When author and MacArthur Fellow Ta-Nehisi Coates stepped out from behind the red curtains in The La Sells Stewart Center on Thursday night, he was cheered by a packed house. In three other overflow rooms around campus, hundreds more waited to watch Coates being live-streamed onto their screens. Coates was speaking on “The Burden of History,” which many felt was particularly relevant given the political events of the previous week.
For Coates, the current spate of Islamophobia being played out on the political stage has direct echoes to his particular area of interest, African American history, and the creation of race and racist policies. Coates said the recent ban on immigrants from seven Muslim-majority countries was one example of labeling a certain group of people as “the stranger,” in order to cast them as dangerous and foreign.
By casting Muslims as ‘strangers,’ Coates said it’s an easy step to demand they leave, much in the way that African Americans have been told through the years to ‘go back to Africa.’ He pointed out that blacks have been living in this country since 1619, much longer than many people of European descent, but that you never hear someone say “Go back to Italy.”
“That’s the power of whiteness,” Coates said. Because of the lack of ready labor in the early foundations of the United States, it soon became apparent that slave labor was the easiest way to keep and cultivate the vast tracts of land European men were claiming and overtaking. And as the economic need for black slave labor grew, so did the propensity for blackness to be equated with subhuman characteristics, in order to justify their continued enslavement.
“The idea of the black man as predatory against white women, as criminals, these ideas are bone deep,” Coates said, and also completely constructed by white supremacy.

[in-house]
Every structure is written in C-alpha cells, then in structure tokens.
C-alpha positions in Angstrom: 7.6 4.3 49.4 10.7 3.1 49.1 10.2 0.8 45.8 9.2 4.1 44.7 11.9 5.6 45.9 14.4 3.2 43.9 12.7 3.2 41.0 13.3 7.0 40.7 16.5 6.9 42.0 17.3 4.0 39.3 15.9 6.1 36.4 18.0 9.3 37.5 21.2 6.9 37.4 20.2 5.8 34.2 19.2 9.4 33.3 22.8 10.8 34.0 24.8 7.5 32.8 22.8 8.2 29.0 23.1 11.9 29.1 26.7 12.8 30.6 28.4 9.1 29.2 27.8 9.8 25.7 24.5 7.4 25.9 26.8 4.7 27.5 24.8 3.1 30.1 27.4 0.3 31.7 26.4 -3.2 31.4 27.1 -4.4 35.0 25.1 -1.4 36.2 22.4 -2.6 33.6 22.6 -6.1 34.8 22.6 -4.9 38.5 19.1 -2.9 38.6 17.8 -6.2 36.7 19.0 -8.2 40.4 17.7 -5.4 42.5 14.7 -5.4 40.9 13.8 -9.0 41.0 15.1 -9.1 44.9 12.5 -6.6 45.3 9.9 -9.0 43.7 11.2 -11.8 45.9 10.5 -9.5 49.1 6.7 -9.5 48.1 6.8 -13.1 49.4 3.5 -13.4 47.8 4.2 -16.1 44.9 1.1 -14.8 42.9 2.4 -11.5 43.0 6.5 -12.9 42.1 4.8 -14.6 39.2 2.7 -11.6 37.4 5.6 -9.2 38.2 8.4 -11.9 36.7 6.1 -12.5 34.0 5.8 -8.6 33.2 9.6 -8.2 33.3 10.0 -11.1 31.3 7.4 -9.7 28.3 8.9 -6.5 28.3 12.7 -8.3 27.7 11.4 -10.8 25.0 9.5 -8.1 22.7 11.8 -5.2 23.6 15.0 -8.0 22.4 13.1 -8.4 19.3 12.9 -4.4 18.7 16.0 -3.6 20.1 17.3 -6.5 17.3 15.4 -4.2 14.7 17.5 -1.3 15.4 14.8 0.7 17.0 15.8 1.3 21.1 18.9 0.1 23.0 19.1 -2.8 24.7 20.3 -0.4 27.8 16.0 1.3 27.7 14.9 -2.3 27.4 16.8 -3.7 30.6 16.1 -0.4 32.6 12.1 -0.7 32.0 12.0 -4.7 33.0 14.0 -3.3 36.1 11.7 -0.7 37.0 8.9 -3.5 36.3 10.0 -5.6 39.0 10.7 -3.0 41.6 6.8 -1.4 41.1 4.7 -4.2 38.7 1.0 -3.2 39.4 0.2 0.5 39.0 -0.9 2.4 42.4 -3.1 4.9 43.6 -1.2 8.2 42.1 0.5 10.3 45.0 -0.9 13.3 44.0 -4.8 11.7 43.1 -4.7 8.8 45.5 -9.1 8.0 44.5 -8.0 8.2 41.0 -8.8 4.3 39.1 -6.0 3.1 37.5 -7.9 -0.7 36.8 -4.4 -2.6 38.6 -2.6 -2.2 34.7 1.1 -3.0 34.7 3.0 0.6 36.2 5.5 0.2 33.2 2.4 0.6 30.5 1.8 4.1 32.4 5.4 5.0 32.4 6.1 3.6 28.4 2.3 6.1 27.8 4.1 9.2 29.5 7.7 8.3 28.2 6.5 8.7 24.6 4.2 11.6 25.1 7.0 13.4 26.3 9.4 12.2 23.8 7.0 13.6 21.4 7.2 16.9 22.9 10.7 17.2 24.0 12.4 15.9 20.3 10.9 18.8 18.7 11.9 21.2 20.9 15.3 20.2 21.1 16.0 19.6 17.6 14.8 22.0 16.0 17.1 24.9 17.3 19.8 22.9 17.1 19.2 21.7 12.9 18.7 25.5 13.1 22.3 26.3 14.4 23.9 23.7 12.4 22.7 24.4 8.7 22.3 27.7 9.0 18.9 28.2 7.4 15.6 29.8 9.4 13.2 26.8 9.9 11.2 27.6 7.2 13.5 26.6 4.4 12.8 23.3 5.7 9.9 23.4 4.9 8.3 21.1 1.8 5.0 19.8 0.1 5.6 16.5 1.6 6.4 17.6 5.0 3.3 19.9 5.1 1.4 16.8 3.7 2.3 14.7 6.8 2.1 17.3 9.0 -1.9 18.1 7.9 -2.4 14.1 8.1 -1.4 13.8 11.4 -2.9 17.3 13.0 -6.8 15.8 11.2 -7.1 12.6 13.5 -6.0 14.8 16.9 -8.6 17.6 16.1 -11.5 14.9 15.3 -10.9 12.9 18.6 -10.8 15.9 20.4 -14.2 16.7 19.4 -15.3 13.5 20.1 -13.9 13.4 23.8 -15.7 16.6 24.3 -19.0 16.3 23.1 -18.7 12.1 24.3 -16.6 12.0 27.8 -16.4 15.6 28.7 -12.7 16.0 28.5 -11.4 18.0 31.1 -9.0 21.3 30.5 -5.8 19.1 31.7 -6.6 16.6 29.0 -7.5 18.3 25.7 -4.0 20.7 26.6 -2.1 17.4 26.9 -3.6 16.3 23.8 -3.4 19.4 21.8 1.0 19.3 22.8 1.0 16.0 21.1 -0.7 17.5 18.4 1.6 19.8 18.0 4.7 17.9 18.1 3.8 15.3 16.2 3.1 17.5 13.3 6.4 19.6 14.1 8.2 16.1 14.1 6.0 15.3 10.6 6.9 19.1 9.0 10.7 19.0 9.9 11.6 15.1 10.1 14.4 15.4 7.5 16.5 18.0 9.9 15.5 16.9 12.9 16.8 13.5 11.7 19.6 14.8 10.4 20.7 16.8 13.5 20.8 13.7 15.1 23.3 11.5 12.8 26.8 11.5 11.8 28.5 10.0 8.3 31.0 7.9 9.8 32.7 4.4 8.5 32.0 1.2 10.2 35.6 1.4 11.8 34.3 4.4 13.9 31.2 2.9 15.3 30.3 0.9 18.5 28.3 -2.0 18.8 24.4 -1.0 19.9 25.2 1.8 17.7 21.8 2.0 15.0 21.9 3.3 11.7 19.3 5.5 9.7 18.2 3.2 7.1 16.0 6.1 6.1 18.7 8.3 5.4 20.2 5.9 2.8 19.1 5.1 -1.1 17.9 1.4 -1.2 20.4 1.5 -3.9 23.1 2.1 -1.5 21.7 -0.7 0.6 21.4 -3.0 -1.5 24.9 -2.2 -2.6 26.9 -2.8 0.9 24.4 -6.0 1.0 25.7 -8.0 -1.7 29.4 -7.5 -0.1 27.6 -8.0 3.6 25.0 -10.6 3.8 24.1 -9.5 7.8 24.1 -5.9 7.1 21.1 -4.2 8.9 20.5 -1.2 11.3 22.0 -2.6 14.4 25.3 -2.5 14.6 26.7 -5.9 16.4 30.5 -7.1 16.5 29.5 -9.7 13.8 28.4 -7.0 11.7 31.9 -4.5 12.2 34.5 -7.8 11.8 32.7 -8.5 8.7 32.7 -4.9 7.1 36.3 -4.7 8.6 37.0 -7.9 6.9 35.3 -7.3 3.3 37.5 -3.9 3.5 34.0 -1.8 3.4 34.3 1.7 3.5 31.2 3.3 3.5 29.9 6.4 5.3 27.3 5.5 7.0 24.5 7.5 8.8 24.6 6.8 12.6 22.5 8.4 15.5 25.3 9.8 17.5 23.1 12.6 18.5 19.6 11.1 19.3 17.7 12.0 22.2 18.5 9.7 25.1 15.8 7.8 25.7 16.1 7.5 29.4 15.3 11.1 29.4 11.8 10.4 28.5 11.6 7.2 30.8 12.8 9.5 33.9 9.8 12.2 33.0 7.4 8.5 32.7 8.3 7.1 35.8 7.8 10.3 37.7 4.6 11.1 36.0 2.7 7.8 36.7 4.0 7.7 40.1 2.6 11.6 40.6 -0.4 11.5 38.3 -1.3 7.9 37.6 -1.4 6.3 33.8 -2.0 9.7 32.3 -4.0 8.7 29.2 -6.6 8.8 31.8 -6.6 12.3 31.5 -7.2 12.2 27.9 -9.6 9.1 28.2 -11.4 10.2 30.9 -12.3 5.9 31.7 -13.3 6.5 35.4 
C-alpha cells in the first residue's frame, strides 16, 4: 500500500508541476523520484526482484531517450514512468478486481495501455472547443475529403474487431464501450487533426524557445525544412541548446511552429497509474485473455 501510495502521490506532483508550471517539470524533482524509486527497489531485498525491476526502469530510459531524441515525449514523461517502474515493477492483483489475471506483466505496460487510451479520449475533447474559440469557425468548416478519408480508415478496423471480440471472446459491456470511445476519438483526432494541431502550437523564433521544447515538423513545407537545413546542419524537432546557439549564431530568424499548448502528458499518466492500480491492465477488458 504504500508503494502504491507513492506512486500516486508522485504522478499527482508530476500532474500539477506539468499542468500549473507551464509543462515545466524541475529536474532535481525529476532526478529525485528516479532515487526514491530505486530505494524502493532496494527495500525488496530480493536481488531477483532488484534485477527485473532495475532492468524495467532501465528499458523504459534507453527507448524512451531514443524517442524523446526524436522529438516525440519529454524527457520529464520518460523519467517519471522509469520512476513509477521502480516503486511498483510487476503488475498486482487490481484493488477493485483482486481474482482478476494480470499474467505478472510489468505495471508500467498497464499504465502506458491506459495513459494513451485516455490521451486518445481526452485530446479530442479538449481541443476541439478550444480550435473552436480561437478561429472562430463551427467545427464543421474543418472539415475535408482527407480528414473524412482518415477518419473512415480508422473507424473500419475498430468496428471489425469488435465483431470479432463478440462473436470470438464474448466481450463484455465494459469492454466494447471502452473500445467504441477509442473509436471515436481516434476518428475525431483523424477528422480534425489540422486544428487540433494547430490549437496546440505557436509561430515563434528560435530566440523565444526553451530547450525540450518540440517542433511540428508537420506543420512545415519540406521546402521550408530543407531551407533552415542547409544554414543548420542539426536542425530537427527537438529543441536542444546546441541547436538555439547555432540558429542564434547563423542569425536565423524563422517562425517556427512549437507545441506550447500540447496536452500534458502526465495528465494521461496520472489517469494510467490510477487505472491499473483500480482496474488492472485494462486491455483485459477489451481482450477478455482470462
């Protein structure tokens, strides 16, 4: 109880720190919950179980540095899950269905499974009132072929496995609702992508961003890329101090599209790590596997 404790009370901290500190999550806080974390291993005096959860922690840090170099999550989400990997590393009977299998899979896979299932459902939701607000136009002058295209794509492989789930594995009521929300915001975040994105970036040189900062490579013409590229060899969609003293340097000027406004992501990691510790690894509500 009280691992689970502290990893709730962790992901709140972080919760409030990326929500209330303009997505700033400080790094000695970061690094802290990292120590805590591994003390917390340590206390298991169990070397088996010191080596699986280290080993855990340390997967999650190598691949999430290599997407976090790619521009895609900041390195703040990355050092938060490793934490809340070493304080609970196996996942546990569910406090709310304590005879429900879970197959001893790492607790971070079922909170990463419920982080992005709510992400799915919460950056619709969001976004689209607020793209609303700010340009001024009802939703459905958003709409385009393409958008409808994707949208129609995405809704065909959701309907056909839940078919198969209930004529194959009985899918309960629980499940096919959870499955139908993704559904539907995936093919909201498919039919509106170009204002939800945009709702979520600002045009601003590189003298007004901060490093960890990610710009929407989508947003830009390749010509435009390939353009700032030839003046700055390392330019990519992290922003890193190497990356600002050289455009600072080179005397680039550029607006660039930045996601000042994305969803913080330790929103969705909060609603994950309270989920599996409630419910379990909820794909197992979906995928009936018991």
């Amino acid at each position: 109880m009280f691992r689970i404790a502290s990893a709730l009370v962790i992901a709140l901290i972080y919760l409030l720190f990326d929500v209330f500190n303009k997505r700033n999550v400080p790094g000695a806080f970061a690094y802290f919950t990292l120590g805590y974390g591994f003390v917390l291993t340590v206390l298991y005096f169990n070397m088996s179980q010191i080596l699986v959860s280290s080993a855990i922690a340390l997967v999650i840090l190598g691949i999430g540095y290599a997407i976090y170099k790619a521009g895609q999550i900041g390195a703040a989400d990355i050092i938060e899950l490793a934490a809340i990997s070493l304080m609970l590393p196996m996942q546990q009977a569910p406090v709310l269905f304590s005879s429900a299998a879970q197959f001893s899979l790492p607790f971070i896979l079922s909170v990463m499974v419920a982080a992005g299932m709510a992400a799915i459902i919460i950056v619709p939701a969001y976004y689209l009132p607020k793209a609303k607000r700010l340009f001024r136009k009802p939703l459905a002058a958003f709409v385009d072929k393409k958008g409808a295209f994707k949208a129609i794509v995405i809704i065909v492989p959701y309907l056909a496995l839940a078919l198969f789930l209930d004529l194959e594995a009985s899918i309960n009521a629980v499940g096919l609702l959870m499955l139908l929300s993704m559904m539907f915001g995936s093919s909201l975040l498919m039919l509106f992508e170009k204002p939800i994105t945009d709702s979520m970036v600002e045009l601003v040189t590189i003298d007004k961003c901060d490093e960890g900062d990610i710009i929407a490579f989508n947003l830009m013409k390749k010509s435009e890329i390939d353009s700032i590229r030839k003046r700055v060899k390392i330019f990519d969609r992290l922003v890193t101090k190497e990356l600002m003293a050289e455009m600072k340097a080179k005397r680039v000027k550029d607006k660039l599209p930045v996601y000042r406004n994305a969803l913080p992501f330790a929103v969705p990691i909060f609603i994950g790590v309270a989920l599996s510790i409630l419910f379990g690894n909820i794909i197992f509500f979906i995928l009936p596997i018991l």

“Race is a manufactured thing,” Coates said. “And the theory of American diversity holds that different races can’t get along.” By creating divisions, by casting some as strangers, then it becomes easier for the dominant group to take from the other. But the idea of blackness, Coates said, is created.
“Here in Corvallis, I’m proud to be black. But I recognize that in Brazil I might be something else entirely. If I was born during a certain period in South Africa, I might be “colored.” In New Orleans 200 years ago, I would be something else,” he said. Coates joked that anyone who has attended a black family reunion would immediately notice that ‘black’ is a label for a wide variety of people.
“There’s no real test across time,” Coates said. “The Irish, the Italians, the Jews were not immediately accepted as white. They were not accepted under an umbrella of whiteness.”
The shifting attitude toward African slaves, especially during the latter part of the 1700s and into the 1800s, was reinforced by laws that ensured that only white landholders received certain protections. And throughout that early history of America, slavery was an essential part of the country’s development.